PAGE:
‘Oh, it will just be contractors tarting the place up, ready for the next tenant,’ she says, not looking at me. I stare at her. For some reason I do not believe her. I mutter something which may have ended with a garbled ‘thanks’ and leave her office making my way back to my flat.

   I am tempted to ring the bell when I walk past the flat but I decide not to. Maybe June is indulging in a bit of private enterprise and letting a friend stay there for free for a few weeks. If that is so, good luck to them. I just hope they aren’t found out because it would almost certainly mean dismissal for her.

   I can’t imagine what other reasons she may have for lying to me. It is so unlike her, so out of character. It troubles me. I let myself in and listen for any sounds. There is just silence. I make myself a coffee and sit on a high stool by the window in front of an easel with the latest picture I am working on. I can’t afford a studio so what art I do in my spare time I do in my flat.

   I have been working away on my latest abstract when I happen to glance out of the window. I suppose I am not completely surprised to spot June disappearing into next door. I climb off my stool and listen at the wall feeling slightly guilty. I can hear two subdued female voices talking. They must be near the wall for me to hear anything at all. I cannot make out what they are saying but I would be surprised if I am not the topic of conversation.

   I turn back to my canvas. I suppose it is none of my business really but for some reason I can’t quite fathom, it niggles me. I think it is because she is trying to hide the fact that somebody has moved in, no matter how temporary it might be. I am, after all, living next door and it is quite conceivable that I am likely to bump into whoever is in there sooner rather than later.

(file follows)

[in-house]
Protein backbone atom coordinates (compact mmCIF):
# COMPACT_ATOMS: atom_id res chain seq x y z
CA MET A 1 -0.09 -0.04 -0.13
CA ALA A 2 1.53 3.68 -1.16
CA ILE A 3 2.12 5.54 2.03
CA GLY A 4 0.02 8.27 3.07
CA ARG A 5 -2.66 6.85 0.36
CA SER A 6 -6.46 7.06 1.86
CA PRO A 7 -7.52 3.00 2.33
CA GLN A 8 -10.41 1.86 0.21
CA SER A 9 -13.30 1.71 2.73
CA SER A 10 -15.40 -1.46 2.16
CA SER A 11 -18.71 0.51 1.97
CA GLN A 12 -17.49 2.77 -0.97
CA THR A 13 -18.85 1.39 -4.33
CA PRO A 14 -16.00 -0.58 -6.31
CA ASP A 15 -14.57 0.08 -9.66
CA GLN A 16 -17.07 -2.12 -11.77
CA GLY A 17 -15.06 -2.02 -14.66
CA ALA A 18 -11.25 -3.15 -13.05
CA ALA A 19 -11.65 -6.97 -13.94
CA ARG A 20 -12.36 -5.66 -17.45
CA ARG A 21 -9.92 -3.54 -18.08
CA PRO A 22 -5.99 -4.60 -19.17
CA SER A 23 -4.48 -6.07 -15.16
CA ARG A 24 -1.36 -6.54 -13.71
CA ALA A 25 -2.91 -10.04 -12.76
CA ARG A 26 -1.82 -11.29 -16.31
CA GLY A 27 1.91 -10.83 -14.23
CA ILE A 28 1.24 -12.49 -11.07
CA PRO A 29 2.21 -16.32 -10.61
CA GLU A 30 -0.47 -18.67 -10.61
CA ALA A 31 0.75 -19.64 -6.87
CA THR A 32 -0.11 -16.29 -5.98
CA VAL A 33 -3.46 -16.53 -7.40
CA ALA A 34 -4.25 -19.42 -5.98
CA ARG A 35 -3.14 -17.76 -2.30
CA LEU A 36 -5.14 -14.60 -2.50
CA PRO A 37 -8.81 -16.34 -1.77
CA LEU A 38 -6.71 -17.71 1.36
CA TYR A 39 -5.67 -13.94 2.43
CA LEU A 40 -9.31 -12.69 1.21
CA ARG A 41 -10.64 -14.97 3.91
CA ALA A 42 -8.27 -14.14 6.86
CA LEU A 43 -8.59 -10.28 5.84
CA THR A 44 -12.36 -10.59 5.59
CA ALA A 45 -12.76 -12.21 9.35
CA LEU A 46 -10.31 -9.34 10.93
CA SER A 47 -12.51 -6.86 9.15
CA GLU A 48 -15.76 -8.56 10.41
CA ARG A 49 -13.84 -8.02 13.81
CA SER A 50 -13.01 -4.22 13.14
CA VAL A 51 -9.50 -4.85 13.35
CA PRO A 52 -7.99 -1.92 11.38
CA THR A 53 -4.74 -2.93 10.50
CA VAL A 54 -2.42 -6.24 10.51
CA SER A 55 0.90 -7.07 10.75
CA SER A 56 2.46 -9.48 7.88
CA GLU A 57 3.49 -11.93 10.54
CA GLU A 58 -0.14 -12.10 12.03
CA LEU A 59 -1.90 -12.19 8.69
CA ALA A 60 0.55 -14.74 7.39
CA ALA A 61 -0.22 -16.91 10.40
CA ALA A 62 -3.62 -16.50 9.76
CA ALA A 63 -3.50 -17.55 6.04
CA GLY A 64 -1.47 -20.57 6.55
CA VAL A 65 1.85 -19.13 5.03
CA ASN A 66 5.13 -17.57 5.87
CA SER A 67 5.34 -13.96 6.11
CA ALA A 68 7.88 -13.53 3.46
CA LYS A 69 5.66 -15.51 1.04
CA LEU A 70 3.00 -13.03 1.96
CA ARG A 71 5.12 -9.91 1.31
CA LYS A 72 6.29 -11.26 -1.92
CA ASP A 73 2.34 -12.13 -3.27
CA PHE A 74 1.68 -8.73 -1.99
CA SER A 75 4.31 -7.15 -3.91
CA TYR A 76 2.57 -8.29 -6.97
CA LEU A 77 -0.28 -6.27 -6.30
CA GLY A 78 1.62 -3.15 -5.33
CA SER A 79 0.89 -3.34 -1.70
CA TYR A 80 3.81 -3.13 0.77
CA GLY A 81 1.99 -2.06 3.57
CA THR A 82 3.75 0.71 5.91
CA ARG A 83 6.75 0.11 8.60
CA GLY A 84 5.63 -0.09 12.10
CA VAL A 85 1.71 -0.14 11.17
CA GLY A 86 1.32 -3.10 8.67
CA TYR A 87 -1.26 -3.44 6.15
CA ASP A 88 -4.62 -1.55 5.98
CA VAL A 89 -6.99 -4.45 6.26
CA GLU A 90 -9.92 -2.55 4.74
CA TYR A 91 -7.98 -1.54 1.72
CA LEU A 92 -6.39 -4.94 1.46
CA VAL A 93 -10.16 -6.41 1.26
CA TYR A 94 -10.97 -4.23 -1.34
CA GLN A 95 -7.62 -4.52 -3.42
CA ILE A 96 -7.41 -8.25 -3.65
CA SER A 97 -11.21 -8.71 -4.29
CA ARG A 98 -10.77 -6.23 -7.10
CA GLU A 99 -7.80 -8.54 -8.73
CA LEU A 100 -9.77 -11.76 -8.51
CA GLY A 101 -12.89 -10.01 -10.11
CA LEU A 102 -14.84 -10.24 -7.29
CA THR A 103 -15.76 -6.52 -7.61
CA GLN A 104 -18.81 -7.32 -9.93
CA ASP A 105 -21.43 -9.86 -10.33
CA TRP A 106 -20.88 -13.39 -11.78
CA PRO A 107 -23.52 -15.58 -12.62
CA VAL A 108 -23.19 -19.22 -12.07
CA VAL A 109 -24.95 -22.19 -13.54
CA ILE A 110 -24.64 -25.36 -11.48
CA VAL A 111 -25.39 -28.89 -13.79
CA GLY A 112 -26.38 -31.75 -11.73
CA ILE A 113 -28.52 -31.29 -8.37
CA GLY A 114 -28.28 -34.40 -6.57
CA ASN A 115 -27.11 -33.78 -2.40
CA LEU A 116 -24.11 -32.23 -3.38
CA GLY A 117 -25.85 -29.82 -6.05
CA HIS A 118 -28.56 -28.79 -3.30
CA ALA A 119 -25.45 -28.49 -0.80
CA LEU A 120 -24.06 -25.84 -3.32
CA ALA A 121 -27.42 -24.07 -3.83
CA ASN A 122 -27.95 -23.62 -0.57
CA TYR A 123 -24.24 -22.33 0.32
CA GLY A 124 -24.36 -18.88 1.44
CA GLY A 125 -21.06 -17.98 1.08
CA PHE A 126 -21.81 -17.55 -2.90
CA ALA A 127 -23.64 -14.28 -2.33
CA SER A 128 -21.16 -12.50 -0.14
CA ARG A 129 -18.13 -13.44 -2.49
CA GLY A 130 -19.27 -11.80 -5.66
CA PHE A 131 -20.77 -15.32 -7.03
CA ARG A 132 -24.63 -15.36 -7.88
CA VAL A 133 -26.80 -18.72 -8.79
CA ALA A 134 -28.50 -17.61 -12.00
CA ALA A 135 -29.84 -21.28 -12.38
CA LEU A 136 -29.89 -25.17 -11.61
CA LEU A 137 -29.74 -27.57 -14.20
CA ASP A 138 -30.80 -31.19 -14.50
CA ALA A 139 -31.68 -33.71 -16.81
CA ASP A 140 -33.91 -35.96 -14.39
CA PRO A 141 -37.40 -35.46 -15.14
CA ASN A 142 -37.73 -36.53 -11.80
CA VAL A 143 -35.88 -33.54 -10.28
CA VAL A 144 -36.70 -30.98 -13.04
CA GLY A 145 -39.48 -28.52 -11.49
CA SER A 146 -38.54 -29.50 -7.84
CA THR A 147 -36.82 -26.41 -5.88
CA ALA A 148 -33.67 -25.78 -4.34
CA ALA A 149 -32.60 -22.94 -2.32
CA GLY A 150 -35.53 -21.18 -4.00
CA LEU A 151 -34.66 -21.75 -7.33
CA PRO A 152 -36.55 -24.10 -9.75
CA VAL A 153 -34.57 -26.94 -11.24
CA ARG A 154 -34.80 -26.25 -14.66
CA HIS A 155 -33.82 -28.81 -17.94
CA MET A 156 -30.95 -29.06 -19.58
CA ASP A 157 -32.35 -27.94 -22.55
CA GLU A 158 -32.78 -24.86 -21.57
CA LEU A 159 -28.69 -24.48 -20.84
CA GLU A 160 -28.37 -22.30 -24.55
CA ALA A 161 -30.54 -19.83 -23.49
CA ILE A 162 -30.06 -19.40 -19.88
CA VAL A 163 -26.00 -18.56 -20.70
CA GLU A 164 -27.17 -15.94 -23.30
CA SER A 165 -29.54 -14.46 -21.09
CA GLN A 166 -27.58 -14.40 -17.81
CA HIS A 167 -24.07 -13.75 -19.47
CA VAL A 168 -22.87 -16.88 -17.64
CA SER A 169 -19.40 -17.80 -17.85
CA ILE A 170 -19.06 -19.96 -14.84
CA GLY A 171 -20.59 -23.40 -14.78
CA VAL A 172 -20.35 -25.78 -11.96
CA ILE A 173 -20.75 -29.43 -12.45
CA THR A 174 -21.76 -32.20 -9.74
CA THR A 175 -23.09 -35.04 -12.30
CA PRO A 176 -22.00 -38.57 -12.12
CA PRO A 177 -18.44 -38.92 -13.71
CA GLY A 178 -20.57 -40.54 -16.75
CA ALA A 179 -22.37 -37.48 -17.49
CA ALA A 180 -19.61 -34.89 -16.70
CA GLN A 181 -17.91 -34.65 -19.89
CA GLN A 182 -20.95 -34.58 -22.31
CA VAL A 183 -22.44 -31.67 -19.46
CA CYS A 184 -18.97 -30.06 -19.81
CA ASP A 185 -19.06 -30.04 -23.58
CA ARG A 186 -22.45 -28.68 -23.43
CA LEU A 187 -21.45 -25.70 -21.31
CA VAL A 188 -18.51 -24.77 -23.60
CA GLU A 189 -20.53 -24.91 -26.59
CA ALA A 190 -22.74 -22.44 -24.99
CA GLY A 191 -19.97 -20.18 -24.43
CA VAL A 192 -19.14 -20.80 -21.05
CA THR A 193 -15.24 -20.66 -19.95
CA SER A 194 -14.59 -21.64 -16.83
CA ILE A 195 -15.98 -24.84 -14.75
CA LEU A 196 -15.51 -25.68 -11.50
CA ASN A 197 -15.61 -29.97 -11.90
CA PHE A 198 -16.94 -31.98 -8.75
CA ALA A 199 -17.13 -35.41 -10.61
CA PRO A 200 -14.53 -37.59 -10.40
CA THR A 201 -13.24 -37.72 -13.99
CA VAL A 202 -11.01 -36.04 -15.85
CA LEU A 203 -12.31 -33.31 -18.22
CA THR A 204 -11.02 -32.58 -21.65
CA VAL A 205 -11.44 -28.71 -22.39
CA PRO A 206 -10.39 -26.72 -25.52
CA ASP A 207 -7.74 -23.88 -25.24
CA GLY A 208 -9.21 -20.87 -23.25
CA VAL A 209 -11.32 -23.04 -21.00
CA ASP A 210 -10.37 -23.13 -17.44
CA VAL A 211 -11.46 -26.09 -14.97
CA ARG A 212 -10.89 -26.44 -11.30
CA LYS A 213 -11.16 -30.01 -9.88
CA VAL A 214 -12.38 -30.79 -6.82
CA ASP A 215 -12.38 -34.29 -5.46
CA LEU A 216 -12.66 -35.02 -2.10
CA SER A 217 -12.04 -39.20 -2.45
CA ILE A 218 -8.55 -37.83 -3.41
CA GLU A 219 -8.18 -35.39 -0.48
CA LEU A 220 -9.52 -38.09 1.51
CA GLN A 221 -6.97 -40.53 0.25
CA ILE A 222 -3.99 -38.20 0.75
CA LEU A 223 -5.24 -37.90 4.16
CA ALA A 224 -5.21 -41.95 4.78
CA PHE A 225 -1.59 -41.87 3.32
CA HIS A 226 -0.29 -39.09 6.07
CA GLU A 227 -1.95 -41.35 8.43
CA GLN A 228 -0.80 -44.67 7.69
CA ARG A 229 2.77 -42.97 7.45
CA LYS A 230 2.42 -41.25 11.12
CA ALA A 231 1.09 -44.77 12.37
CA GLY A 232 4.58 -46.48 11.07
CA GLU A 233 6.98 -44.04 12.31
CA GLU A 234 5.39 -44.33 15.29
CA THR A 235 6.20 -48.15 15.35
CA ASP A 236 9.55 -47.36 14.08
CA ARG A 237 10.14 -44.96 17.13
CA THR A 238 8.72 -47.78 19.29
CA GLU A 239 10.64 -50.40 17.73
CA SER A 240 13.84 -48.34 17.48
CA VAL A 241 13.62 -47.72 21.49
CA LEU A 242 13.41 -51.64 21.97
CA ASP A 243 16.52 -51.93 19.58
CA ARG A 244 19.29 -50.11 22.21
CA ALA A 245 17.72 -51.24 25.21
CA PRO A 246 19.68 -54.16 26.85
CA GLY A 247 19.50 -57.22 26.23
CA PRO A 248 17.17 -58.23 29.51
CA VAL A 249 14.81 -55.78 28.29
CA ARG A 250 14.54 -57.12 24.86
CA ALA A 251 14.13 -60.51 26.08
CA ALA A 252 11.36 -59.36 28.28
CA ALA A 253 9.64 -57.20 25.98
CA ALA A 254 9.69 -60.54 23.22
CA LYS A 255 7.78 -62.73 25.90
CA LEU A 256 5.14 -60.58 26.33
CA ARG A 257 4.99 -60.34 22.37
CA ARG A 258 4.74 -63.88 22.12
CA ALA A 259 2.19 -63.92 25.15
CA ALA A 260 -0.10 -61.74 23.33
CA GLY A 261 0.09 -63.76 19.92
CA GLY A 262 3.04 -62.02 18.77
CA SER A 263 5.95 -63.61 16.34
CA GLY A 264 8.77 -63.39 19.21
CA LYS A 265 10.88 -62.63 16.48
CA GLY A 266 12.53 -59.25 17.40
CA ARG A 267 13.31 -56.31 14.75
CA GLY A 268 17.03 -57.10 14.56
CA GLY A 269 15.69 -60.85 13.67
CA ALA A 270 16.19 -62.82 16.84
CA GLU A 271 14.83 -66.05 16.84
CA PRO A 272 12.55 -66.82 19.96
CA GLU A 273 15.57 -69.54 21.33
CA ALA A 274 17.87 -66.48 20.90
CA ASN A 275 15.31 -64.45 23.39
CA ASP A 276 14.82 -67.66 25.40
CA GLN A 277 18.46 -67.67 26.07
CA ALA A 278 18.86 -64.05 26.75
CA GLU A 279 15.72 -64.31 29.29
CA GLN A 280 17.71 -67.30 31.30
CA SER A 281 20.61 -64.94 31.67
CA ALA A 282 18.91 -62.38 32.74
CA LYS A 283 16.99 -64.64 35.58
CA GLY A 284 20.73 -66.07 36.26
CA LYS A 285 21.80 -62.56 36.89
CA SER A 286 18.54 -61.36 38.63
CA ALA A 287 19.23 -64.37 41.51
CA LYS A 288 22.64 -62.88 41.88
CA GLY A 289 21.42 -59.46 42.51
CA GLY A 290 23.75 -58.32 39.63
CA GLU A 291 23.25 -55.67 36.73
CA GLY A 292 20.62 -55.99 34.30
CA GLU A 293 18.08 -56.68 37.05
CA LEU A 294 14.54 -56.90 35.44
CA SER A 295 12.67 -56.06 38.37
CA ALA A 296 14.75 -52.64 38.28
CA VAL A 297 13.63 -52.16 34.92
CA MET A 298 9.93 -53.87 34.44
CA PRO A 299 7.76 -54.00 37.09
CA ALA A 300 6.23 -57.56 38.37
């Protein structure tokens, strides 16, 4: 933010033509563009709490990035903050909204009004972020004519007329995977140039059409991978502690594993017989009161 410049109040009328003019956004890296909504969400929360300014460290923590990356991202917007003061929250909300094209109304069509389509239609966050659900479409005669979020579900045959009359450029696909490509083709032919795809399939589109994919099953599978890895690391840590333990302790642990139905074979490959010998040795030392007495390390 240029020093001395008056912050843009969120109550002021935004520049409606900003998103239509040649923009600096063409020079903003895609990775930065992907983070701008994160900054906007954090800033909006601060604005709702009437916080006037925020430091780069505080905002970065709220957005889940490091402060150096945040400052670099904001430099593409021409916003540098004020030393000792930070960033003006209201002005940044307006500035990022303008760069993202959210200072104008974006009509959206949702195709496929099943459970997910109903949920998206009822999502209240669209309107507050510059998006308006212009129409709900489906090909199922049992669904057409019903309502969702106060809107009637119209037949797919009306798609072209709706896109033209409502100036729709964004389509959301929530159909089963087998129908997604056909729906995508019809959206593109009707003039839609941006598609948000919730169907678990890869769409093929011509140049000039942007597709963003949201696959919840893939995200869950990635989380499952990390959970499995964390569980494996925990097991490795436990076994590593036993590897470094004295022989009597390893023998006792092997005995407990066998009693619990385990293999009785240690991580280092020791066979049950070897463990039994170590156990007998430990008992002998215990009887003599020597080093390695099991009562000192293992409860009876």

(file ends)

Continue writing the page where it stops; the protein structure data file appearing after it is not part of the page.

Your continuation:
I decide I am going to pounce on my new ‘neighbour’ as soon as I hear the door opening or closing just to satisfy my own curiosity. I don’t intend to create a high drama or anything like that. I will simply murmur a ‘good morning’ or ‘good afternoon.’

   If he or she looks like starting a conversation that will be fine. Maybe I will offer a cup of tea or coffee as a good neighbour should to a new resident. At the very least I will have discovered what all the subterfuge is all about.

   A few days have passed by and all has been quiet next door. I have not been in all the time, obviously, and I guess it is entirely possible that there has been activity while I was out. Also, late last night I heard the door closing softly. I have no idea whether it was somebody arriving or leaving. I had to repress an impulse to leap out of bed to the window but common sense prevailed.

   There is a similar pattern over the next few days too, with comings and going of a night, almost as though somebody has realised that I am curious and is anxious to avoid my prying eyes.

   Finally, I catch a glimpse of somebody early this morning. I was still in my PJs when I heard the door closing. I rush across the flat and open my front door. I look down the hallway only to see a female figure quickly vanishing from sight at the top of the stairs.

   I stand there dumbfounded not quite believing what I have just glimpsed.

   Under a jaunty hat there was what looked like a ponytail of copper hair.

Published by pod1942

I am a cereer journalist having worked for the London Dail Mail, Reuters and latterly the Liverpool Daily Post on Merseyside as well as the journalists’ leader in the region. I have experience as a crime reporter, feature writer, business editor and latterly, a senior sub-editor. My qualifications include a BA (Hons) English, from the University of Liverpool; a BA (Hons) Fine Art and an MA in Creative Practice both from Liverpool Hope University. I now divide my time between art and writing. I will shortly be publishing my first full-length novel, The Poseidon Files and as a taster I have written a short story which features the same central female character in which she talks about her world and her life. It is, however, essentially a ghost story.